next working week end will be held on the 4th and 5th of February.  Please try to come and lend a hand and let’s
hope for good weather.



Job’s For The Boy’s

Digging Projects which NEED YOUR HELP.   Compiled by Tony Jarratt

A member recently told me that not enough information was
printed in the BB about club digs.  He
suggested that a list be compiled and published in the hope of maybe attracting
some of the newer (and older) members into action.  All sites listed are either Official or
Semi-Official Club Dig Sites and their respective FOREMEN would be pleased to
see you turn out for YOUR shift!

EASTWATER (Westend Series)

A vast amount of work still needs to be done here.  A main line survey has so far been completed
as far as the squeeze before Lolly Pot, there is still over 1,000 feet of side
passages still to be done.  Much of this
is in the first part of the extension and could be done on a midweek evening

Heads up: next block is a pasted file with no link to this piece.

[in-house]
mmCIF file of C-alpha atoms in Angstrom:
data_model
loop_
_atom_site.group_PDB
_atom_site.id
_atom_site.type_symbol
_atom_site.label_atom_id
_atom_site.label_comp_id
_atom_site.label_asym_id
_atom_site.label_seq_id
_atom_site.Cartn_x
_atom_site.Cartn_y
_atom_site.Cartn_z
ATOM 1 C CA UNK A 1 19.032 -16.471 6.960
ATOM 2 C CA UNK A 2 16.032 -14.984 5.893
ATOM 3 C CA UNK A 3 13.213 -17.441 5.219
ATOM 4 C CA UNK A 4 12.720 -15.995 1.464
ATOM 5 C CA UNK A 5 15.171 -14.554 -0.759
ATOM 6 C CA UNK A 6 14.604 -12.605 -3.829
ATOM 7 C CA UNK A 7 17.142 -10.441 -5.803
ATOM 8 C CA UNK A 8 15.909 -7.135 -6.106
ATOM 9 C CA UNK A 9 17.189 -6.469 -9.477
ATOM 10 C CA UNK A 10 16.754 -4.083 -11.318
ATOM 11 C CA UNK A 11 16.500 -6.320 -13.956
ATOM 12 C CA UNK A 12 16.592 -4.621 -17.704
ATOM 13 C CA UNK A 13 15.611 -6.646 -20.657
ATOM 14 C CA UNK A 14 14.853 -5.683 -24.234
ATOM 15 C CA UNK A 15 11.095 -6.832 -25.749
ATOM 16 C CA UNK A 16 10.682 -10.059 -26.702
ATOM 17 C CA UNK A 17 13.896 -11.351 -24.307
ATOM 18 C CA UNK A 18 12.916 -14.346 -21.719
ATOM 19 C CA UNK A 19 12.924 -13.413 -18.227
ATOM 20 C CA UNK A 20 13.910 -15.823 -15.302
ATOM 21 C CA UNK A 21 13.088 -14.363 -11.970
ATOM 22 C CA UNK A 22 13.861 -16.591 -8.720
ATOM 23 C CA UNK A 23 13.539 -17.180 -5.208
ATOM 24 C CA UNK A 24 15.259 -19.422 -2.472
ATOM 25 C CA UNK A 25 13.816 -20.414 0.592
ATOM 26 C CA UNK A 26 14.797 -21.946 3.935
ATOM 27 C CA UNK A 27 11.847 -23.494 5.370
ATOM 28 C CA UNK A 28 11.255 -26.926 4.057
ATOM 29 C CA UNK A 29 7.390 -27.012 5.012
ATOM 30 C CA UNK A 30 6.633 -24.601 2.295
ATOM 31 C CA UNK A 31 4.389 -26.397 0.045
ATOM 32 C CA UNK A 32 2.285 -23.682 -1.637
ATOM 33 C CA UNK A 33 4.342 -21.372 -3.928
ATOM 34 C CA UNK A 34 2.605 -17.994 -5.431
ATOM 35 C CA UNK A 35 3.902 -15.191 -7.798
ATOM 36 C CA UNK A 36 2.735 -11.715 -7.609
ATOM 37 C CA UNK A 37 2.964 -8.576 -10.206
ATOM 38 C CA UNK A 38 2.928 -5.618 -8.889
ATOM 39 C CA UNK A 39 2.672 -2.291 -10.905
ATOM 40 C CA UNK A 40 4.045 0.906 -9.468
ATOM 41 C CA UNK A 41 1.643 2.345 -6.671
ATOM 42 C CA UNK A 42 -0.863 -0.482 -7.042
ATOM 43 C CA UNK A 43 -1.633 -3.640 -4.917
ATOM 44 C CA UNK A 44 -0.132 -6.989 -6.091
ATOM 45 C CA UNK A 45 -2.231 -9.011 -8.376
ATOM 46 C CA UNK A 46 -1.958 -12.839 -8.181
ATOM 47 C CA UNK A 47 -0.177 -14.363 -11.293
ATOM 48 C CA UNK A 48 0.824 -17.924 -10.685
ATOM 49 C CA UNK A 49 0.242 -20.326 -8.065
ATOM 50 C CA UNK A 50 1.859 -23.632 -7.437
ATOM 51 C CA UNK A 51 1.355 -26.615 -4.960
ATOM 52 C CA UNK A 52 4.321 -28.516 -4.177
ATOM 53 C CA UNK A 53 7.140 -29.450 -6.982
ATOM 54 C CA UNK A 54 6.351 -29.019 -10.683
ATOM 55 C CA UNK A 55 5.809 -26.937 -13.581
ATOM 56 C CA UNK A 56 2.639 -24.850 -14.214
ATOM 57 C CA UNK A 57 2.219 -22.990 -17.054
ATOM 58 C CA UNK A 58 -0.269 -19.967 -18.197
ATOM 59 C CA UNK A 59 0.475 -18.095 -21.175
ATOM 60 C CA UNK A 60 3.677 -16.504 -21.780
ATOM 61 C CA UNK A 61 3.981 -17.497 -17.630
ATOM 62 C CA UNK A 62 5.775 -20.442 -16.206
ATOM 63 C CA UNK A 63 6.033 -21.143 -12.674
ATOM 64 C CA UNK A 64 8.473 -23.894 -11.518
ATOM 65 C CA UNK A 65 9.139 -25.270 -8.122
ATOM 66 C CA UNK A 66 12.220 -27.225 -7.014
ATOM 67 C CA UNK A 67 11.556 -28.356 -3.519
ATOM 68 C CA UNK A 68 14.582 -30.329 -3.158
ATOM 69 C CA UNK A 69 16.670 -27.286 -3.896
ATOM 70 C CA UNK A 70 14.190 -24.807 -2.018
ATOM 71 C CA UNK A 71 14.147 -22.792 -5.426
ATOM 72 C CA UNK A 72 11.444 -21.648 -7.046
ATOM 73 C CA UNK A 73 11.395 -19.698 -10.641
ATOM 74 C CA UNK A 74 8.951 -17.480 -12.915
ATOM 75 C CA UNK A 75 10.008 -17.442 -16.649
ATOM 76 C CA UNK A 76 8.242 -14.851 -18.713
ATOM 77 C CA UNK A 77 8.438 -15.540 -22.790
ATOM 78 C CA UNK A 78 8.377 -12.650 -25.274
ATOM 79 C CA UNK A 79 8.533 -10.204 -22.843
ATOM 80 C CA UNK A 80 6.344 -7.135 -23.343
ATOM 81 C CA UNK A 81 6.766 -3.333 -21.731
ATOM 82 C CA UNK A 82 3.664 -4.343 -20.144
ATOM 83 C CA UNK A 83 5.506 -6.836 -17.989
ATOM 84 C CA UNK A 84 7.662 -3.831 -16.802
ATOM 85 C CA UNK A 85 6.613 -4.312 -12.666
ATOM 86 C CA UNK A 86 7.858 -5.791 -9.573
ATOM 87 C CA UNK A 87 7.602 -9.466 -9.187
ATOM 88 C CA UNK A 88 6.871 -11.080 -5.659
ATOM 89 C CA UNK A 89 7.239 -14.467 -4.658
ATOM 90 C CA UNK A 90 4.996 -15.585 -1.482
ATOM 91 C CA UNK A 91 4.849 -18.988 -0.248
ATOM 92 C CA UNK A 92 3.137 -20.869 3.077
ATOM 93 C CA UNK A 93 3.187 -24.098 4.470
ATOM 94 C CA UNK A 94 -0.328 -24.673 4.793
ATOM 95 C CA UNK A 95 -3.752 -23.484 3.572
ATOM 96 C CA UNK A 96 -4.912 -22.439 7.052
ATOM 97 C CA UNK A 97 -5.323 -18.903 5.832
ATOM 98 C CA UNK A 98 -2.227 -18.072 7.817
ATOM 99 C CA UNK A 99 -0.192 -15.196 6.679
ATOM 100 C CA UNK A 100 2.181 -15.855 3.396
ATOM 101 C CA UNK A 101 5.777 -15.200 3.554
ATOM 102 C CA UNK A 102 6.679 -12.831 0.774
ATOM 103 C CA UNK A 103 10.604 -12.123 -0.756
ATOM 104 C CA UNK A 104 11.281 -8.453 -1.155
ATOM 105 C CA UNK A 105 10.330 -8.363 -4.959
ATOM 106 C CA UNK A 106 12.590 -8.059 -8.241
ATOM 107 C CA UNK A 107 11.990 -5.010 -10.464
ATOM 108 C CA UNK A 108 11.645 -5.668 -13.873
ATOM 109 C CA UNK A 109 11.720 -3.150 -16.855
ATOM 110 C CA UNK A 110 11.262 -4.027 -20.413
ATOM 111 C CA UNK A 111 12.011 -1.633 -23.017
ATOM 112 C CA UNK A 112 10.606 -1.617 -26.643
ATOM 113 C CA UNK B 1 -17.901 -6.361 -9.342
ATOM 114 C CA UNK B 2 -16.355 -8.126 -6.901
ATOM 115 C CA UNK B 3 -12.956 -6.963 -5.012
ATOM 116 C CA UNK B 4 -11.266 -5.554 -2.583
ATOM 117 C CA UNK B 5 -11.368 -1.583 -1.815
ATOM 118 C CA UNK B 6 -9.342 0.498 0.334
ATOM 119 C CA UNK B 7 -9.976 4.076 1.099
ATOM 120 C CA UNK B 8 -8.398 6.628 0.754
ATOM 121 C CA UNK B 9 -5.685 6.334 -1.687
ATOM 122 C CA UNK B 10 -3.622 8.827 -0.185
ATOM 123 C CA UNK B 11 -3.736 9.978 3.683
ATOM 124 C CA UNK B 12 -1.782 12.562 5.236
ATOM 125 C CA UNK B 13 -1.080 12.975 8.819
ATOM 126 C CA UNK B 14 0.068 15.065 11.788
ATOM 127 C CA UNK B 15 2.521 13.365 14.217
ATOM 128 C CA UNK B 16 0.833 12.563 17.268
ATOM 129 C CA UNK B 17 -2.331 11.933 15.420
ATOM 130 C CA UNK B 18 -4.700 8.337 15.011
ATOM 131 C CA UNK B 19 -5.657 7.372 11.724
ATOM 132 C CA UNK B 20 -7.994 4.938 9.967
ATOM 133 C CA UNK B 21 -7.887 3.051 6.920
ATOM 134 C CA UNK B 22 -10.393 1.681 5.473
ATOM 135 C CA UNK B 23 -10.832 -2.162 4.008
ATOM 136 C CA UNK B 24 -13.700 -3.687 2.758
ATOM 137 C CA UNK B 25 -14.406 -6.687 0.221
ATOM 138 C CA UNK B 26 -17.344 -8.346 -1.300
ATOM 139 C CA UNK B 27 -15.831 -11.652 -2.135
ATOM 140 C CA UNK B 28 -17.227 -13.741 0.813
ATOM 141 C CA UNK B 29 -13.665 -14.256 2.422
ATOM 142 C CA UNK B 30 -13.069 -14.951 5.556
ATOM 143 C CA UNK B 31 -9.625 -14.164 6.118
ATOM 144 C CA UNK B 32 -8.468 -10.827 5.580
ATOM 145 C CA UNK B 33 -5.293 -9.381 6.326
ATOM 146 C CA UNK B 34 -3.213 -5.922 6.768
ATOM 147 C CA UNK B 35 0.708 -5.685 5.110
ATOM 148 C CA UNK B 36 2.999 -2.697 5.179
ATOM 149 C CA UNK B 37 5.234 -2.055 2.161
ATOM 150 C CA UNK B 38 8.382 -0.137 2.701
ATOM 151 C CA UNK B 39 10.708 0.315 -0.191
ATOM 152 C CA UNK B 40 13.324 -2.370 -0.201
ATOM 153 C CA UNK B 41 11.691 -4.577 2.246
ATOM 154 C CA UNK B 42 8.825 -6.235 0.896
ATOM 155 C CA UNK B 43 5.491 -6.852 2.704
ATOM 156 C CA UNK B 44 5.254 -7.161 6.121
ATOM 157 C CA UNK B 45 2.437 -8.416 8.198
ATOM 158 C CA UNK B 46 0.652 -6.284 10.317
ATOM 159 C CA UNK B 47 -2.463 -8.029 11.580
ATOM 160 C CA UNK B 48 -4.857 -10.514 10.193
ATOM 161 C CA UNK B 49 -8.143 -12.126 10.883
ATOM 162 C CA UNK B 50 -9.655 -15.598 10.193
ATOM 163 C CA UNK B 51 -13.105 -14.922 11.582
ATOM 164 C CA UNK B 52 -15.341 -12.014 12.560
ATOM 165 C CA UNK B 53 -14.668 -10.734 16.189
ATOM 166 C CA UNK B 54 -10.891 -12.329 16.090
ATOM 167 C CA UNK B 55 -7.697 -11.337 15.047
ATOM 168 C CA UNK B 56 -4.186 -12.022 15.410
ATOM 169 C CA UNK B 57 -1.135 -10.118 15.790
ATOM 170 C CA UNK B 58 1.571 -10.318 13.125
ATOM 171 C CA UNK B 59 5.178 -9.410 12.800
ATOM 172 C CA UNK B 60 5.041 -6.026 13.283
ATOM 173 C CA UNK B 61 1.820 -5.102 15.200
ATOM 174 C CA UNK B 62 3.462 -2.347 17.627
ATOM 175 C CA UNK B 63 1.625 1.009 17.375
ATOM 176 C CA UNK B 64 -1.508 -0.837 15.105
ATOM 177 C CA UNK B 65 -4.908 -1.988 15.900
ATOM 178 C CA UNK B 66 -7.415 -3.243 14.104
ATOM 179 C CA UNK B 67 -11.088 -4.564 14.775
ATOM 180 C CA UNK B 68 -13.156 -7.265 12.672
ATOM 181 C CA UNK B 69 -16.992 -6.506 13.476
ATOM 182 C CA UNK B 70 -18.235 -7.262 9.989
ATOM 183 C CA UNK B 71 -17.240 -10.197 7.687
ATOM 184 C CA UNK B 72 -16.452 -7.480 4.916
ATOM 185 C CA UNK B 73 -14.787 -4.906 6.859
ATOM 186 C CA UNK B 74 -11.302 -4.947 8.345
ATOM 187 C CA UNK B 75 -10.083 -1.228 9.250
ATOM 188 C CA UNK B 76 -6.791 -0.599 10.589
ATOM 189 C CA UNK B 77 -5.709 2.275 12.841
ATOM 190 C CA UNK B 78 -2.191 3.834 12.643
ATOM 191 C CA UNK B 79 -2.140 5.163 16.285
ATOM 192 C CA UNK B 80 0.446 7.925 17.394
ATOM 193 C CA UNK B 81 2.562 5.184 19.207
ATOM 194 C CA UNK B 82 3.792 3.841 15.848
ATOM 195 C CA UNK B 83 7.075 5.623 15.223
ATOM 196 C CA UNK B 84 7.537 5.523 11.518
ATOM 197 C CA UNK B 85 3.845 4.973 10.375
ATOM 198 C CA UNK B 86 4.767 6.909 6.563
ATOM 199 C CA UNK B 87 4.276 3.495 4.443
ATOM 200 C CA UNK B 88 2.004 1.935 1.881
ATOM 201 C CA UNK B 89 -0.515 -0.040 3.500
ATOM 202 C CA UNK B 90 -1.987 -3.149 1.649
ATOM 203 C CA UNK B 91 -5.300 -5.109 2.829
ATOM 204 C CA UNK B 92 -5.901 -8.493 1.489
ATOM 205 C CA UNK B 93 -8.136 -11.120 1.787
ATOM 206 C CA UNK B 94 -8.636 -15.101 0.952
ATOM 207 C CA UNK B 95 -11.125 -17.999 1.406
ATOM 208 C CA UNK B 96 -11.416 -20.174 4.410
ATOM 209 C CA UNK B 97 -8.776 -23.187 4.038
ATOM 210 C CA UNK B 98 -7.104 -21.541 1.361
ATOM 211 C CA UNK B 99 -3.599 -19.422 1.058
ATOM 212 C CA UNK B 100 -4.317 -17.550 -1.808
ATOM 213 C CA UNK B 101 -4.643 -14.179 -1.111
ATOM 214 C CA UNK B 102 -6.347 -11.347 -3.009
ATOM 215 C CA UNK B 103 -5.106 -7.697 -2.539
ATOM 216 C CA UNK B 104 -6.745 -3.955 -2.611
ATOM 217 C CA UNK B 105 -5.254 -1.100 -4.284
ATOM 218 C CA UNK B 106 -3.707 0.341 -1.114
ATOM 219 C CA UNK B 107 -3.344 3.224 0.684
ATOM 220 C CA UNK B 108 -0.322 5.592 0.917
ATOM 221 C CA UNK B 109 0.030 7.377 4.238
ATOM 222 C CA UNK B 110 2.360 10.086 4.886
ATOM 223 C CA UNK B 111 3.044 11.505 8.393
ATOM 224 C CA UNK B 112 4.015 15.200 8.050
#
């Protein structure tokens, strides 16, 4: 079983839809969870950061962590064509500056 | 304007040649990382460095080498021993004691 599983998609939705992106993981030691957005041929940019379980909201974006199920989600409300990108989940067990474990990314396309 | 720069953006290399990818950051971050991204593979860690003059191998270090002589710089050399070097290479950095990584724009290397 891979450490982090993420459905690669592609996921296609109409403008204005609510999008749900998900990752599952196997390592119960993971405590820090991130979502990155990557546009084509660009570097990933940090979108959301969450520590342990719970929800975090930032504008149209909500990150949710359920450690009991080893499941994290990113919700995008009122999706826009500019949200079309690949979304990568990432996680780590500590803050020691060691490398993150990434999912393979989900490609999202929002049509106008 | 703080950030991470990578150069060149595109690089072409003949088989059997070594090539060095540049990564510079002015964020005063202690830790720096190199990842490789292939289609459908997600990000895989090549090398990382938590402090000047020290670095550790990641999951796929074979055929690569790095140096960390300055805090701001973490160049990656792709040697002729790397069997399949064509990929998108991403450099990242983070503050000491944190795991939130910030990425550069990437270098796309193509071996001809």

trip.  This area still has to be further
explored and there is a chance of a connection to the Boulder Chamber or

380 Foot Way
which would make the route a lot easier.

The very end of

still needs digging, but it is taking a
rather large stream making progress difficult, unpleasant and potentially lethal.  With the next dry spell the dig should yield
a lot more passage judging by the howling gale which is draughting out.  Water Tracing, further photography and Smoke
Tests still have to be carried out. Interested parties should contact Tim Large or Tony Jarratt.

EASTWATER (Morton’s Pot)

Temporarily out of favour due to recent discoveries, work
should hopefully restart soon with the help of NHASA’s compressed air drilling
rig.  A promising site with good